What is a hydroponics system? What kinds of hydroponics systems are there?
Wondering what a hydroponics system is and what kinds there are?
Reading about hydroponics systems can make it seem technical, and while it’s often more complicated than traditional growing, hydroponics systems are highly effective and quite productive. Keep reading to learn what a hydroponics system is all about.
What is a hydroponics system?
The word hydroponics can be broken down and defined. ‘Hydro’ means water and ‘ponics’ means labor.
Hydroponics is a form of horticulture, or growing plants, that occurs in water without soil. Plants that are grown hydroponically are supported by growing materials, called medium, rather than soil. Water is moved around the roots, supplying oxygen and nutrients to the plant.
Hydroponics systems are used today to grow many types of crop plants. It is a common system used to grow:
- leaf lettuce
Experienced growers have had success growing other crops and cut flowers hydroponically, even growing plants like roses.
Most hydroponics systems are housed in greenhouses to provide an even more controlled environment although it is possible to use a hydroponics system to grow outdoors.
What is the purpose of a hydroponics system?
Hydroponics systems have been around for thousands of years. Many of the plants grown in the Hanging Gardens of Babylon were grown using hydroponic techniques. You may think of hydroponics systems as being new and high-tech, but the concept isn’t all that new.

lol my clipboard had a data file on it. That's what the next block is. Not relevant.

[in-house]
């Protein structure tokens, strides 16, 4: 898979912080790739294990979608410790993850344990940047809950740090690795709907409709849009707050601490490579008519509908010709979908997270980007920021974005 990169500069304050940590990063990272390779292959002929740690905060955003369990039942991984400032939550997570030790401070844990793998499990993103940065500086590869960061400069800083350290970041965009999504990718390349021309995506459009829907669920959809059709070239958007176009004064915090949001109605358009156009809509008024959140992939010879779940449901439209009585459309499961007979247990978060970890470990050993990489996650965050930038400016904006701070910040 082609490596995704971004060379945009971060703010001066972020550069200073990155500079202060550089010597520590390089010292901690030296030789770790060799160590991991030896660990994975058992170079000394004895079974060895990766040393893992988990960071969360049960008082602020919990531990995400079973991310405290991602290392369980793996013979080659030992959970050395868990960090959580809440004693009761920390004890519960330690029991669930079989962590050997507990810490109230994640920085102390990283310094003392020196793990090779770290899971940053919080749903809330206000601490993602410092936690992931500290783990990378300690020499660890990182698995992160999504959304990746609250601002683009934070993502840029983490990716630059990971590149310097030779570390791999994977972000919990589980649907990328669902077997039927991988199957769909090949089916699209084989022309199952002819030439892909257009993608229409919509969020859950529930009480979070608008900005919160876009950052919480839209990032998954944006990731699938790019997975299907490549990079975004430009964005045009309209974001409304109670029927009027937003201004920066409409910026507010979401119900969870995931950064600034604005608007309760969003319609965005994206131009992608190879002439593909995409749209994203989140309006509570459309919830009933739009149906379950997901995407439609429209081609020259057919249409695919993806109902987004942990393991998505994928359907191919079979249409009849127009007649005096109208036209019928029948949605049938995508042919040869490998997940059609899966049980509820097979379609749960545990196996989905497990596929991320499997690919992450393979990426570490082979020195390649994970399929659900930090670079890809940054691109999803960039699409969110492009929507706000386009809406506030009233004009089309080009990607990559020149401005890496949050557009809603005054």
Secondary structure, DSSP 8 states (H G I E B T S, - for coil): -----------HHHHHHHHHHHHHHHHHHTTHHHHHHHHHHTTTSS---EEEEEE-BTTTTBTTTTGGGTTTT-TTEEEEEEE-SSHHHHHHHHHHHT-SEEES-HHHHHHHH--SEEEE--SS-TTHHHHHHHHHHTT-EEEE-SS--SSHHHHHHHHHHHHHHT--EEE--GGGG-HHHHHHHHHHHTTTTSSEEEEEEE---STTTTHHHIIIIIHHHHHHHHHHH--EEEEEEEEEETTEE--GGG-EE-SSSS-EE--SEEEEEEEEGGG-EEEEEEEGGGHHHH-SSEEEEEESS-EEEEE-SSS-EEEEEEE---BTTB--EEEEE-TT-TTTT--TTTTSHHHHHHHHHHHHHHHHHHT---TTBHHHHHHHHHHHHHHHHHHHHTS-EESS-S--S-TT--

The global population is constantly increasing, while the amount or farmable land is decreasing. Traditional agriculture requires large amounts of nutrient rich soil, water and land to grow crops. These resources are becoming harder and harder to obtain.
Enter the hydroponics system. These highly productive growing systems can be used virtually anywhere to grow crops. Crops grown in a hydroponics system are carefully managed and often healthier than the field-grown crops.
Greenhouses and hydroponics systems are popping up all over in areas where traditional agriculture has been unable to support fresh, local food.
Hydroponics systems also produce crops that are cleaner and table-ready faster than field-grown crops. There’s no soil to dirty the leaves of lettuce or herbs since they are growing in a water and nutrient solution.
How do you use a hydroponics system?
Using a hydroponics system is relatively simple, in theory.
In order to successfully grow, you need a good understanding of plant nutrition. Normally, soil provides the nutrients to the plant and can act like a buffer if you accidentally put too much fertilizer in the ground. Since you’ve removed the soil from the system, you’ll have to be careful to provide the correct amount of nutrient solution that will feed the plants without burning them with too much fertilizer.
How you actually use the hydroponics system will depend on the type of system that you choose.
Generally speaking though, you’ll set up your system in your growing space. This will attach to your water reservoir and pumping systems that will move the water and nutrient solution through the system.
Once the system is set up, you can start inserting your plants. A nutrient solution can be added to the water. The water and nutrient solution should be drained and replaced when the nutrients are depleted (anywhere from 10 days- 3 weeks).